Can you guess who it is?.Very unsurprisingly at this point, it’s Liz with a score of 0.

96.

Let’s do another one: Who is Mark most likely to connect with?.The answer is Liz.

Now, looking at the structure of our social network, is there something standing out to you that would challenge that result?Taking another look at this social network, it seems like there are two communities with stronger connections within them than with the other community.

When calculating probabilities of who someone is most likely to connect with, not paying attention to community structures could definitely result in biased results.

People within a more tightly knit community should be more likely to meet people from their own community than people from different communities.

To account for the factor of community structures within a social network, I’m going to introduce two new measures that are extensions of the previously discussed measures that were introduced by Soundarajan and Hopcroft (2012).

Adapted Common NeighborsInstead of simply counting the number of common neighbors of two individuals, this adapted common neighbors measure first counts the number of common neighbors and then counts how many of these common neighbors are in the same community as individuals A and B.

Finally, those two numbers are summed up.

In our case, let’s look at Ronald and Elle:Ronald and Elle have one common neighbor, Steve.

Steve is part of the same community as Elle and Ronald.

Thus, the adapted common neighbors score is 1+1=2.

Adapted Resource AllocationAgain, this one is very similar to the measure introduced above.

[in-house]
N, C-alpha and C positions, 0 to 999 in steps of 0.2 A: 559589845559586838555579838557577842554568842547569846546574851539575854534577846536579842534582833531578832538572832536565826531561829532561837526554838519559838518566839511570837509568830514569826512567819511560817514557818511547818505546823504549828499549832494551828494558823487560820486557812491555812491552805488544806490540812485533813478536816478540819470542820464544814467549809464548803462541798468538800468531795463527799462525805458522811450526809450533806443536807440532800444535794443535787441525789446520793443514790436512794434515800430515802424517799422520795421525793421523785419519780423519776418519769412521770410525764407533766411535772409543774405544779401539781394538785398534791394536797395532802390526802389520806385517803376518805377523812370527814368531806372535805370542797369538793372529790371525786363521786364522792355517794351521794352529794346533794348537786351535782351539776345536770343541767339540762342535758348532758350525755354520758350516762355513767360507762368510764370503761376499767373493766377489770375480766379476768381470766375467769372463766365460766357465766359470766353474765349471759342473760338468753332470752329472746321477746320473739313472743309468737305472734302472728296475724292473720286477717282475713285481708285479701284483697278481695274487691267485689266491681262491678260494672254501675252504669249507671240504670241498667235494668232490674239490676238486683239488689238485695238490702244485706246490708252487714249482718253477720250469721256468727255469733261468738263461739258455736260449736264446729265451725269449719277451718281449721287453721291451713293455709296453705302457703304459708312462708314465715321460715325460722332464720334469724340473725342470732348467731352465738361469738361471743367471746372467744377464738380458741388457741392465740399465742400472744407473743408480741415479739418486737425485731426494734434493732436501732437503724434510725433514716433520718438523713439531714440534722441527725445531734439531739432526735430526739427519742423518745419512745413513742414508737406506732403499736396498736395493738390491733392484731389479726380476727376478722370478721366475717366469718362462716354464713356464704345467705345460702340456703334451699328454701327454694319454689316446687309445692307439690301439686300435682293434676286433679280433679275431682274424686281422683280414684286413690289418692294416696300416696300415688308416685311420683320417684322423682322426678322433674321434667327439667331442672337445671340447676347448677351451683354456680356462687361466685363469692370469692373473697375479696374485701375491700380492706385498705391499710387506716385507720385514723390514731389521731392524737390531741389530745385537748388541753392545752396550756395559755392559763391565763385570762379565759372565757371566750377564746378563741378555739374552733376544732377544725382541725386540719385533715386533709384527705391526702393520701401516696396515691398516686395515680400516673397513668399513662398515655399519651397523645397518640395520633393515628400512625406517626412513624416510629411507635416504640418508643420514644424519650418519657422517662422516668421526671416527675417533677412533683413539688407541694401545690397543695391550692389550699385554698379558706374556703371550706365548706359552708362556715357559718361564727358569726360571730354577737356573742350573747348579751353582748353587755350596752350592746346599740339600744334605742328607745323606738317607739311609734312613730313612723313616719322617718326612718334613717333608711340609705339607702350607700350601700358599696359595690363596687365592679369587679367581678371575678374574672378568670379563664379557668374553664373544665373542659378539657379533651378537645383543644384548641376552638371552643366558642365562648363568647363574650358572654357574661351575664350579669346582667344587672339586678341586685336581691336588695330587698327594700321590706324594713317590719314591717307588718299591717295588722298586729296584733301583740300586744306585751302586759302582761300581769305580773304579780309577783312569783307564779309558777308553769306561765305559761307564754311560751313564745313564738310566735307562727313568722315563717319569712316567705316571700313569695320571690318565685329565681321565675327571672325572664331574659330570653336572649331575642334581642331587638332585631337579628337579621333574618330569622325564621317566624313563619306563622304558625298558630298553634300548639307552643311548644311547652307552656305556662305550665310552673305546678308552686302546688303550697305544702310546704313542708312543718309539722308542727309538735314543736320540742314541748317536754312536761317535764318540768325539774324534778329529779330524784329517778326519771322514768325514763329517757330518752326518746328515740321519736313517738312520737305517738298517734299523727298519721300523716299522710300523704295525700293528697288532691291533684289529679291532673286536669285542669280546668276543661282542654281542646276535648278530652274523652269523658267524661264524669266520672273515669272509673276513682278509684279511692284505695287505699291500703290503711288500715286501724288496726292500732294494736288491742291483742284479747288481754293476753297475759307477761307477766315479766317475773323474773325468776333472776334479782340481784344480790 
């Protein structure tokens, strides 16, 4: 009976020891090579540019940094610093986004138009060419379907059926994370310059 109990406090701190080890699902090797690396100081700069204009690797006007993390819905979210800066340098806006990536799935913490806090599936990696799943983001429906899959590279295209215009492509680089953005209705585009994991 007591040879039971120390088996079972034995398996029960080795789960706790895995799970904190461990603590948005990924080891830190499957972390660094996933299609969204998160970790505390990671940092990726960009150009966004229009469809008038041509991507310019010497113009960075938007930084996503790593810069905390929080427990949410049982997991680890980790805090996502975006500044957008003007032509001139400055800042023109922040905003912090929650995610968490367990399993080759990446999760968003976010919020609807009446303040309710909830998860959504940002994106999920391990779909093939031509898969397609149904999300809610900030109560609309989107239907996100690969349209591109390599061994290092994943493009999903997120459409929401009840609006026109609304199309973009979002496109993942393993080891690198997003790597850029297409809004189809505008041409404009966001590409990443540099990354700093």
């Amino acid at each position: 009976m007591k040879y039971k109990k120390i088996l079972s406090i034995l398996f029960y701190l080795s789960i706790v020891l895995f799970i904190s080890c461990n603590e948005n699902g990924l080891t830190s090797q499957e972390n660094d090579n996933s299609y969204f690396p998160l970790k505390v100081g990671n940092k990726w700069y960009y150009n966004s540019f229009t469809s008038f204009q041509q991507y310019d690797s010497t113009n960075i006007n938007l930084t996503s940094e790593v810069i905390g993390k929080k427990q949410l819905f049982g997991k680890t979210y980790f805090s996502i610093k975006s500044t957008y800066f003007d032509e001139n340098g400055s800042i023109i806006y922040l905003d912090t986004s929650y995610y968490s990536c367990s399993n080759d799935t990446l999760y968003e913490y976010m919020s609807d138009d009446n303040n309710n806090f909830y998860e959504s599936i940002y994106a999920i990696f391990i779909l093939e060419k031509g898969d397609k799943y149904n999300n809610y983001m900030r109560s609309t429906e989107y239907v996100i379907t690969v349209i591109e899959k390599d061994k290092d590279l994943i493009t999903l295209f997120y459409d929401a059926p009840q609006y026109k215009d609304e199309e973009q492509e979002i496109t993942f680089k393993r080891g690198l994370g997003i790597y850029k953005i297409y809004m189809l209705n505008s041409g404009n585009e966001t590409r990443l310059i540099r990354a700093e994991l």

The only difference is that the Resource Allocation score proposed by Soundarajan and Hopcroft (2012) only takes individuals into account that are in the same network as the two individuals of interest.

As explained above, f(u)=0 when the individual is not in the same network as X and Y and f(u)=1 when they are in the same network.

The formula makes the measure look more complicated than it actually is.

What’s the adapted Resource Allocation score for Steve and Pete?They have one common neighbor, Elle.

However, as they are both in different communities, f(u)=0.

Therefore, as there are no other common neighbors to consider, their adapted Resource Allocation score is zero too.

Let’s try to find Mark’s most likely next connection again.

Using the measures I’ve just introduced, we find that Mark’s most likely next collection is actually Elle!.This result seems to make more sense given that we’ve classified both to be part of the same community.

ConclusionSocial network analysis is a fascinating topic to explore.

In addition to just evaluating the edges between nodes, one could also, given a set of labels, use these measures as features themselves in supervised machine learning.

Besides that, modeling who will eventually become good friends might also be more accurate if more data for each node is available, such as their interests, age, gender, etc.

In case you should be interested in the code used to conduct this analysis, you can find the complete notebook on my GitHub.

References:[1] Holder, Mark D.

& Coleman, Ben, The Contribution of Social Relationships to Children’s Happiness (2009), Journal of Happiness Studies[2] Otte, Evelien & Rousseau, Ronald, Social network analysis: a powerful strategy, also for the information sciences (2002), Journal of Information Science[3] Soundarajan, Sucheta & Hopcroft, John, Using community information to improve the precision of link prediction methods (2012), Proceedings of the 21st International Conference on World Wide Web[4] Romero, Daniel, Applied Social Network Analysis in Python, Coursera.. More details